I asked my wife, Tessa, what she thinks about when she thinks about distractions. This was her response:
My dog, my spouse, food, projects, nature, napping, anything online, exercise, stretch breaks, instant messaging, other people, to‐do lists, updating to‐do lists, adjusting things on my desk, chores, people coming and going, working on projects you don't care about … and all other imaginable things.
Yeah, that just about covers it—all imaginable things can become distractions. There is no limit to what can distract us, or how we can distract ourselves.
In their book Living Forward, authors Michael Hyatt and Daniel Harkavy discuss “the drift,” a concept that embodies our innate tendency to drive ourselves off course (Hyatt and Harkavy 2016, 28).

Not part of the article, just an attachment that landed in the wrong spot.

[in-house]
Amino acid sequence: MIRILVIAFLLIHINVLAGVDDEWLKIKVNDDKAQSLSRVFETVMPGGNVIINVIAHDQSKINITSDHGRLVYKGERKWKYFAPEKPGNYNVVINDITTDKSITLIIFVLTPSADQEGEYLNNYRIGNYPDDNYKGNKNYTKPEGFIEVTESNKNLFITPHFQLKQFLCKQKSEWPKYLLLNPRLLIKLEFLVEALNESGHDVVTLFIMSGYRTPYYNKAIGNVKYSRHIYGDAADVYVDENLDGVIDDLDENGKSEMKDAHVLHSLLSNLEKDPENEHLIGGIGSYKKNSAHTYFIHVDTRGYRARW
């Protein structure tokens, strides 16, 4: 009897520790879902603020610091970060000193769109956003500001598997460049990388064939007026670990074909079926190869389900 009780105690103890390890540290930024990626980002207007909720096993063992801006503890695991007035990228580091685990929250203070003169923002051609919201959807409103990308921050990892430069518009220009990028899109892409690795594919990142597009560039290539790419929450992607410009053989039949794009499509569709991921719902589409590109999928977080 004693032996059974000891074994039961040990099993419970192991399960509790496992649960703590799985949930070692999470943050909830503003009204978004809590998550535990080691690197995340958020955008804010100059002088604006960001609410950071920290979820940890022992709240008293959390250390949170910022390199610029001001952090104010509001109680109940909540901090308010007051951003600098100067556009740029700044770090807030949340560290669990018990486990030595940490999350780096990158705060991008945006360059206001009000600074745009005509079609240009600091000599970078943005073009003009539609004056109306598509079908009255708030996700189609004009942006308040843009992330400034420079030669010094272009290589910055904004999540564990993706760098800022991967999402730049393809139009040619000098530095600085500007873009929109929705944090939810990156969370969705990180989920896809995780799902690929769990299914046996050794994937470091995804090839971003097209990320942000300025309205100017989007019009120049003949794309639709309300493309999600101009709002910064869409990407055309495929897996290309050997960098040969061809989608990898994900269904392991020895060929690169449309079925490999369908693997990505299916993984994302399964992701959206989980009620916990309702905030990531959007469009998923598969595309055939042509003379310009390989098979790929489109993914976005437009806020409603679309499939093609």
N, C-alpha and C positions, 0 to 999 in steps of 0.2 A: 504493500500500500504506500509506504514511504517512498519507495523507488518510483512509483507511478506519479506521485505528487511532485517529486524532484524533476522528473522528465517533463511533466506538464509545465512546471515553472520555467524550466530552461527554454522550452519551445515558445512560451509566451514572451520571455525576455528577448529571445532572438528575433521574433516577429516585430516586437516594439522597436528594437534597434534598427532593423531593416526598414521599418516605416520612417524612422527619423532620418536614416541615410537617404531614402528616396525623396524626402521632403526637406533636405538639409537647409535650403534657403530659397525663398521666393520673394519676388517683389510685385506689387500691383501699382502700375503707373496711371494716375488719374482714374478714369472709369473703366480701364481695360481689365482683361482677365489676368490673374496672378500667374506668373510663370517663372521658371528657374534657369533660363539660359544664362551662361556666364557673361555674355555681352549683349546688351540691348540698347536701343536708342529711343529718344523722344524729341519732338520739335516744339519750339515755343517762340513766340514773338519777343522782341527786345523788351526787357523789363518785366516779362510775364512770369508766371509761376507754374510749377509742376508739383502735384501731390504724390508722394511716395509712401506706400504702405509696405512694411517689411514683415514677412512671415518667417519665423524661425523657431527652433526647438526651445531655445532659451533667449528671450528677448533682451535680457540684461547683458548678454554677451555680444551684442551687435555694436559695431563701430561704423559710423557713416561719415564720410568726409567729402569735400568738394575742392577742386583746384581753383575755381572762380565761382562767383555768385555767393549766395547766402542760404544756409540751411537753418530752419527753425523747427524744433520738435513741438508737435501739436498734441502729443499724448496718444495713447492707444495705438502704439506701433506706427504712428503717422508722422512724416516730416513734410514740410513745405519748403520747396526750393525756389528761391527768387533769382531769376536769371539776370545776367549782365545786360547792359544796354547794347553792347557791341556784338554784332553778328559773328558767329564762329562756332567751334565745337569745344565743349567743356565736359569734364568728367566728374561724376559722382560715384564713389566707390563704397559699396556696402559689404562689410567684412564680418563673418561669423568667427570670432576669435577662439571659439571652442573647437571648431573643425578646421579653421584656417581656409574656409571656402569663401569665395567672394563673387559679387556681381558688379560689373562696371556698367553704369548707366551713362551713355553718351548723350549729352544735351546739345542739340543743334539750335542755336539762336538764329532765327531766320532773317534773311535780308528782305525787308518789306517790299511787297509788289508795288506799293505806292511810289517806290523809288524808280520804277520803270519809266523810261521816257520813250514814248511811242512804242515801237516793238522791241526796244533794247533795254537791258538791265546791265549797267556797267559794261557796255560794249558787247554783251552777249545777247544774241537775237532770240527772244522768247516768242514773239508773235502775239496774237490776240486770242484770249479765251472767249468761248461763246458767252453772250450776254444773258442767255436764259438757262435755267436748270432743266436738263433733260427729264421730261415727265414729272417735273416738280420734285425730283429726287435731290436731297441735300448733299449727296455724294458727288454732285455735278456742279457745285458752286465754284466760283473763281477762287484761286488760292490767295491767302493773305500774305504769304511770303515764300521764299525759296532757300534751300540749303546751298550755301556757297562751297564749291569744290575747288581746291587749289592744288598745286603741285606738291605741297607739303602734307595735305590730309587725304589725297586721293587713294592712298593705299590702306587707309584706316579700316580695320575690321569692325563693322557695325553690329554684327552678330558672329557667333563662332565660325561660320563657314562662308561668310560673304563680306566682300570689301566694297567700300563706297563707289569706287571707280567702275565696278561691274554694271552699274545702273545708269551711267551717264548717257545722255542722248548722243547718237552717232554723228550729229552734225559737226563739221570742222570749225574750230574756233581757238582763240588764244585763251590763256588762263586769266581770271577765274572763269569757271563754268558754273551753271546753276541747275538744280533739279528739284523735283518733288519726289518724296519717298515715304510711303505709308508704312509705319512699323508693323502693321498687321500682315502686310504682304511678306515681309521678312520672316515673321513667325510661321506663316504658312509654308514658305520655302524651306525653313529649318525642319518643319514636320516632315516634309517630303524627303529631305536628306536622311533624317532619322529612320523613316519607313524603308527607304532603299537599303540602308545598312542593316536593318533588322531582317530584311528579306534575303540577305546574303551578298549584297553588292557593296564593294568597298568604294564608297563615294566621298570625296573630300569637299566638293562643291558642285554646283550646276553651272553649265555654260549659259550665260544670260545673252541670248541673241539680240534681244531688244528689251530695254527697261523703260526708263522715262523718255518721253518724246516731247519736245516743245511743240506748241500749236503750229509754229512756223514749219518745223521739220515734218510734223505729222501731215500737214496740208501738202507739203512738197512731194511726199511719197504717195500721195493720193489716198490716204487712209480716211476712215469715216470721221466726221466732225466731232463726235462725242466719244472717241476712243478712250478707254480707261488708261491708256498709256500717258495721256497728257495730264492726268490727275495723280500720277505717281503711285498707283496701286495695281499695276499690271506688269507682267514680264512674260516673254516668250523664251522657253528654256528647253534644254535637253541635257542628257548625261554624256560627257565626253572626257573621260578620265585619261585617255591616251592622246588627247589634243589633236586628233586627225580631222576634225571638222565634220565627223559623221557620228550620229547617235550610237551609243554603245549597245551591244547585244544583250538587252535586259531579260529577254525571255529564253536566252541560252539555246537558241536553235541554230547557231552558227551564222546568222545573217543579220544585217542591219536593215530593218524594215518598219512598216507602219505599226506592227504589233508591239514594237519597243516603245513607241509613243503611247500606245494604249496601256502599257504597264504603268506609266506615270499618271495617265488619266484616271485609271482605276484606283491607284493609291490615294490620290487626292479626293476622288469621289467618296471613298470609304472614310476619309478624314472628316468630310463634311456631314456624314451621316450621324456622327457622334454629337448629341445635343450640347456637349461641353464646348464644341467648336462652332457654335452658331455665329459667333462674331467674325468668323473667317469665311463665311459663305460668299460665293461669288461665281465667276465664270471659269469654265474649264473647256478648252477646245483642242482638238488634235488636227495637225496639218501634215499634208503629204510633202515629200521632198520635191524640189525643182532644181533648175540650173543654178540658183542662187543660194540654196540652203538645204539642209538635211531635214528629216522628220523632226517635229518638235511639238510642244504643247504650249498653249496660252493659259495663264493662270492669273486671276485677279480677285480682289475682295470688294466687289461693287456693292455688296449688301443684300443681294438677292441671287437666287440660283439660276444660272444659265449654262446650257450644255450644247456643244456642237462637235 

We have one intention, but we do something else. We start with a plan, but it quickly dissolves. We want something to be true, but it never materializes. We begin working on something important, only to be distracted again and again … and again and again.
It is death by distraction.
We spend so much time in our lives dreaming about a better future and planning for a better life but rarely do we longingly dream about all of the interruptions that will inevitably stand in our way and throw a wrench in our carefully laid plans.
Distractions are the enemy—they are our nemesis and our greatest foe.
Free time is a wonderful thing, but even in our time off the clock we ...